Worst bowling moment: Mom, a former recreational bowler, scores less than 80.

Best bowling party review: Sam B. declares the party to be "AWESSSSSOME!"

Leftovers from Saturday: Noodle kugel, cheese, challah, blintzes, baba ganoush, pastries and lots of cream cheese. Sadly, no lox.

Leftovers from Sunday pizza party: Seven empty cardboard pizza boxes, three brownies, one serving of salad.

November 6, 2006

Ezrah (helping)

It is an honor and privilege to read the haftarah on the occasion of your bar mitzvahs. This was the exact same haftarah portion that I read at my own bar mitzvah 34 years ago. Because our birthdays are so close, we have the same reading. As my parents and my sister will confirm, I did a much better job back then than I did today.

Back then, I had tutors, and teachers and Rabbis to help me get ready and prepare. This time, I tried to do it all by myself. As we know, we always do much better when we have helpers.

Looking out in the sanctuary this morning, I am so glad to see that we have with us so many of your helpers with us today: your social workers, teachers, and many of your babysitters for the past ten years. The babysitters are the ones with the grey hairs, even the teenagers. And to each of them, your mom and I are very grateful for their support.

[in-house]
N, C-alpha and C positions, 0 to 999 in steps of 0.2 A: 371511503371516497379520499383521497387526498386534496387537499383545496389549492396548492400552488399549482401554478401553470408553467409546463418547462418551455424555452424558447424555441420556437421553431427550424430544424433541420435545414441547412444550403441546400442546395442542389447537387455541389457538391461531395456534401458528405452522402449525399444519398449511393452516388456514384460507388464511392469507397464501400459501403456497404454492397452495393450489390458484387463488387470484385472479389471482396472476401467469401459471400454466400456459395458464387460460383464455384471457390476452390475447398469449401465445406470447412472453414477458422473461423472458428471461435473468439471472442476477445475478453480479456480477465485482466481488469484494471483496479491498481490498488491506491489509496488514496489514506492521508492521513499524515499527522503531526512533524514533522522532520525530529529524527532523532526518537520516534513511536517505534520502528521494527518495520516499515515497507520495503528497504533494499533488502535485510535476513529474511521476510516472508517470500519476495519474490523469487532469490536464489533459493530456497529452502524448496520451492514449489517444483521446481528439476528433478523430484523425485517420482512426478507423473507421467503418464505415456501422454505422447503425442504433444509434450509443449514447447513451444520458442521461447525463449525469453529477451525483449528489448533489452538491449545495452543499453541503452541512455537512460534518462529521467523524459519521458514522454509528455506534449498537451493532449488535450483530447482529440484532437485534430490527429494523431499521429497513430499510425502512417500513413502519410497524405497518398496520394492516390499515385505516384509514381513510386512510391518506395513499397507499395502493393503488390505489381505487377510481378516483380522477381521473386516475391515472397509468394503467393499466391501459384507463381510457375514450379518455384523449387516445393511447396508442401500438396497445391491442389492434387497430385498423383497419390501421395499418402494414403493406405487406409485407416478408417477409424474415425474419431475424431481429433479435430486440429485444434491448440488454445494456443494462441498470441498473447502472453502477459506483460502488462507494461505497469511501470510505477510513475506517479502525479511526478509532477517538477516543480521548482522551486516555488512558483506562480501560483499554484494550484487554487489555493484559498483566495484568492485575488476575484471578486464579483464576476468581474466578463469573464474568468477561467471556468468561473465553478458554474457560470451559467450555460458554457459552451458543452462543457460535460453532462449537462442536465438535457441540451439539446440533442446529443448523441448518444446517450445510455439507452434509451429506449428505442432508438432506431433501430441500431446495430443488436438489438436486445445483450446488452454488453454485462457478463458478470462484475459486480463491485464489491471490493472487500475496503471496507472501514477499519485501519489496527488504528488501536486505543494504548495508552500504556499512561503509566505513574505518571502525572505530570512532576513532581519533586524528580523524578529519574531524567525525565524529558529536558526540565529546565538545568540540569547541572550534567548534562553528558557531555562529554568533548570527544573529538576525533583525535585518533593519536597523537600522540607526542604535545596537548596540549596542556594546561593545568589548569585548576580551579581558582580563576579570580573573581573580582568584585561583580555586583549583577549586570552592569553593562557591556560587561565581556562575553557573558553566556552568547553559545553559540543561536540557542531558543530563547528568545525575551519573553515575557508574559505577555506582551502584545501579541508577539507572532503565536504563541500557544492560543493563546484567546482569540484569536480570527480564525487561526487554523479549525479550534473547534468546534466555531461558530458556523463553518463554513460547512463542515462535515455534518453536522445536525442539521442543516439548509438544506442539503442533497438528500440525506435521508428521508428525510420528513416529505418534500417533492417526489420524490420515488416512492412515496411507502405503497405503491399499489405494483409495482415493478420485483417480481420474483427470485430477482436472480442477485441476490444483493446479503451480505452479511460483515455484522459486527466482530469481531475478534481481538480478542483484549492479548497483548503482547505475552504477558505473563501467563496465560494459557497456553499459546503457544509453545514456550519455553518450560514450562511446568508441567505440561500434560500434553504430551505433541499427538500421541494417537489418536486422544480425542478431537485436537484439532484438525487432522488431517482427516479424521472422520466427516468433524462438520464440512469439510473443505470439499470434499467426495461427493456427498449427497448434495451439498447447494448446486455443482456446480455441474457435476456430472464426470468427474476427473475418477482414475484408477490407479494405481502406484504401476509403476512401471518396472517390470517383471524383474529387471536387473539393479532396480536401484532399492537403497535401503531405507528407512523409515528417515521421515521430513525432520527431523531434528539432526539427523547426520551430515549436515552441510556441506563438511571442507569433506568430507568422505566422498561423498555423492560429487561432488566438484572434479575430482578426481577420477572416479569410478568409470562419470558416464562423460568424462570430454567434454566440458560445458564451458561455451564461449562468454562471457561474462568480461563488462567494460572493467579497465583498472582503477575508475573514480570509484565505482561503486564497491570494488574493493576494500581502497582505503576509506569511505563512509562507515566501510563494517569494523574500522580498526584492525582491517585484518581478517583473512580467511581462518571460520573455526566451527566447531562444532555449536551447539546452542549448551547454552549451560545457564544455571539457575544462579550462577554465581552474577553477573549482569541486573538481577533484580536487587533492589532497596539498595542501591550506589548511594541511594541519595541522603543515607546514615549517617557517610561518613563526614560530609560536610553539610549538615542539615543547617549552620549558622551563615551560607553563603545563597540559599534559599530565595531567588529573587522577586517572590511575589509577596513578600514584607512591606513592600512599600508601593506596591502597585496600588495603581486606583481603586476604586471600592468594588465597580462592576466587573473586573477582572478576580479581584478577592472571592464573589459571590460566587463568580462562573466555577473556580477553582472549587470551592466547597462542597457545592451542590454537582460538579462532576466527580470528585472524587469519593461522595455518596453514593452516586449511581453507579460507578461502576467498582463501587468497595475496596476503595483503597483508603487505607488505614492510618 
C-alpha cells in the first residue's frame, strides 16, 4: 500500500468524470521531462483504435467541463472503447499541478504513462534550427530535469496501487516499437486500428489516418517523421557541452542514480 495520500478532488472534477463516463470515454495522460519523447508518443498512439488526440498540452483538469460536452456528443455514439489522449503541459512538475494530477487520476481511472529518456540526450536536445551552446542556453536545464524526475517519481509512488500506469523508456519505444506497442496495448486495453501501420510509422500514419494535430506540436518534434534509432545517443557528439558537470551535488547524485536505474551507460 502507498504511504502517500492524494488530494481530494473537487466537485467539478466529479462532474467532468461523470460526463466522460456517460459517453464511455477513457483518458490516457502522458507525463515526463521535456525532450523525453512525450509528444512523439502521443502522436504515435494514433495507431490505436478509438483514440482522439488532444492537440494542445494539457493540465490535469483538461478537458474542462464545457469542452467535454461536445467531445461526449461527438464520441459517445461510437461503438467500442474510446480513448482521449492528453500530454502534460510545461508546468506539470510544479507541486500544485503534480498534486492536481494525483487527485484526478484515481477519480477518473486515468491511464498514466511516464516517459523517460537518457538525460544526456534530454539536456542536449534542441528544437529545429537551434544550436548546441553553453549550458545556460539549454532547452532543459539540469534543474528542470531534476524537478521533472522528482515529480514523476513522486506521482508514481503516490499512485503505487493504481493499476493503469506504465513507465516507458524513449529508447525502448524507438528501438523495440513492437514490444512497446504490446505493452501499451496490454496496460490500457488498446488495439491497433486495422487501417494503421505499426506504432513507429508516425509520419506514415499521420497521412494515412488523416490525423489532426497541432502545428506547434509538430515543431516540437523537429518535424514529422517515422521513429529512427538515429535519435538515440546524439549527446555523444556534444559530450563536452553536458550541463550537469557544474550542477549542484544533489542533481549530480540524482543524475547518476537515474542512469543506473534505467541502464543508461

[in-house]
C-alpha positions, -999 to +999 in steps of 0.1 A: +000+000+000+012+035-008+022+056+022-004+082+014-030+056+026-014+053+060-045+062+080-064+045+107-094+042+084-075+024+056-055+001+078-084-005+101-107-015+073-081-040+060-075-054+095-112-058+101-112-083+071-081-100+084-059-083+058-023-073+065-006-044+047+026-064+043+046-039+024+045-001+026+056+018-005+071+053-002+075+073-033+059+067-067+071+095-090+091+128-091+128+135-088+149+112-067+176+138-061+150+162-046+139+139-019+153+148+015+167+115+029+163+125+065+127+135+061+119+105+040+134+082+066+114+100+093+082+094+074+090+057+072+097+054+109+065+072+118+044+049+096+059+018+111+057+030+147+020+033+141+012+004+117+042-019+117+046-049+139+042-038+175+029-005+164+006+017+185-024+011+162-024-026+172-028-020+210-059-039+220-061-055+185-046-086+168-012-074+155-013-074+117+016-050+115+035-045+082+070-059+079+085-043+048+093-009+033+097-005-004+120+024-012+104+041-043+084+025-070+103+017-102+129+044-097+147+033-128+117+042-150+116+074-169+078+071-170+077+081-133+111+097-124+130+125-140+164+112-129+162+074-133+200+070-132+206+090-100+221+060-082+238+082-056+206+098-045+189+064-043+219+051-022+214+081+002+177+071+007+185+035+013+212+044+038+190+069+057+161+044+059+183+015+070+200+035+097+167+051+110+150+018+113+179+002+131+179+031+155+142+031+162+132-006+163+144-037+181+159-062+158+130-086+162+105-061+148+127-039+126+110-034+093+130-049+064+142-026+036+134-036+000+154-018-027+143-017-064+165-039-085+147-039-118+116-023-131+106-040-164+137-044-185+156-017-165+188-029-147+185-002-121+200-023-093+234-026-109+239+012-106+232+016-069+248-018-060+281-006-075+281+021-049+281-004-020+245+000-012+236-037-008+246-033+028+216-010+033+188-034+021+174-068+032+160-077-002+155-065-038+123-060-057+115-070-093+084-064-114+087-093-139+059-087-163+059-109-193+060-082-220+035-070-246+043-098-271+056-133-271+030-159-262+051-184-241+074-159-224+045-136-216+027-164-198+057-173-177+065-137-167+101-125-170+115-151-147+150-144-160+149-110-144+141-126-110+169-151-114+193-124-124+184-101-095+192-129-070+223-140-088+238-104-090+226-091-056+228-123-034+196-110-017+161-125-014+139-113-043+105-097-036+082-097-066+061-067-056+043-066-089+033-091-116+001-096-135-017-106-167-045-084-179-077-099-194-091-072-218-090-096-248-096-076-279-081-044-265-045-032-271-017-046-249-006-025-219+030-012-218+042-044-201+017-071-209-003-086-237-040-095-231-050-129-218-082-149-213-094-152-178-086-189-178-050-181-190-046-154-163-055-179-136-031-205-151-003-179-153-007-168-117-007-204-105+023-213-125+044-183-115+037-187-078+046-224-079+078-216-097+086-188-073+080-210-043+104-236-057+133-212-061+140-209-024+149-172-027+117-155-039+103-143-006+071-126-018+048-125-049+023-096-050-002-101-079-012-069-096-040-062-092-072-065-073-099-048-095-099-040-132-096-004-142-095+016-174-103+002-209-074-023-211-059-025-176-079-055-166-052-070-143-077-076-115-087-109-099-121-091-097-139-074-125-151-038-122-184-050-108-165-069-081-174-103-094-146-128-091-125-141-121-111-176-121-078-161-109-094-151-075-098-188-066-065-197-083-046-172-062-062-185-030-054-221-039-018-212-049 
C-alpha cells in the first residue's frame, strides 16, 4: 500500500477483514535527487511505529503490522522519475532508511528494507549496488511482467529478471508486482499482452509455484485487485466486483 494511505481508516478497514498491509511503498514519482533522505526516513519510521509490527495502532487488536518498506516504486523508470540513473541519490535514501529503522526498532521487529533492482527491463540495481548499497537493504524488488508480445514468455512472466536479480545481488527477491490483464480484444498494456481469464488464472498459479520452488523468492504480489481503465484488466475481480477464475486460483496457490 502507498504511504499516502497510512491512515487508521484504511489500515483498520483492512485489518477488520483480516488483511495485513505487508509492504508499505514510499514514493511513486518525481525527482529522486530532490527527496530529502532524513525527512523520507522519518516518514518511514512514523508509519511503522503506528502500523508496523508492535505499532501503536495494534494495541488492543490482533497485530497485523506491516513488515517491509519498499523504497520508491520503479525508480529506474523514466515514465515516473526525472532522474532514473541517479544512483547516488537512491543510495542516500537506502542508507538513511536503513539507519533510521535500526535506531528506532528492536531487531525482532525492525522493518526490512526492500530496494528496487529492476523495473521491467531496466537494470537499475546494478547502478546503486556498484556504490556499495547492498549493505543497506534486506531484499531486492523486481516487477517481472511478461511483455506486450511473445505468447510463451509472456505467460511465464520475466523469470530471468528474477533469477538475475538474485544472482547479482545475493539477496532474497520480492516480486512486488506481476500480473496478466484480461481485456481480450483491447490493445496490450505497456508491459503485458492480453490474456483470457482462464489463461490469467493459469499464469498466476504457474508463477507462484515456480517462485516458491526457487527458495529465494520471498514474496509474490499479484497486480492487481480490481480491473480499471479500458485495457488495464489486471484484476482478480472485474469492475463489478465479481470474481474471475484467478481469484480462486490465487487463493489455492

And, in fact, every one of our guests, every one of you, has, in his or her own unique way, been a source of tremendous support and strength to Lydia, me, Hart and Jeff. As we were putting together our guest list, we basically were creating our list of the 100 people who have most helped us over the years. If Crain's were to publish a top-100 list of helpers to us, you would be that list. Hart and Jeff, and Lydia and I could not made it through the past ten years without you. I hope you know how very much we appreciate you all.

Hart and Jeff, I know that you have learned that when we help others, we ourselves become better people. The importance of helping others is something that both of you already understand. I hope you will always do your best to be good helpers. To try to make the world a better place. I know that you both will always will take care of each other. And that you always will be the very best of friends.
And finally but very importantly, that you will always take care of your most important helper in the world, and that's your mom, who spends every single day taking care of you.

When I was a 13-year-old boy, just like you, wearing my first suit, in a synagogue not too far from here, I could not have imagined, in my very best dreams, that someday I would be reciting the haftarah for two boys who are as wonderful as you are. Your mom and I are very proud of you.

I hope someday each of you will have the same good fortune to recite the Torah blessings on the occasions of your own children's bar and bat mitzvahs.

_______ Hart's and Jeff's father's comments, November 4, 2006

November 2, 2006

Halloween 2006 (photos)

Hart, two grasshoppers
Jeff, The Cat in the Hat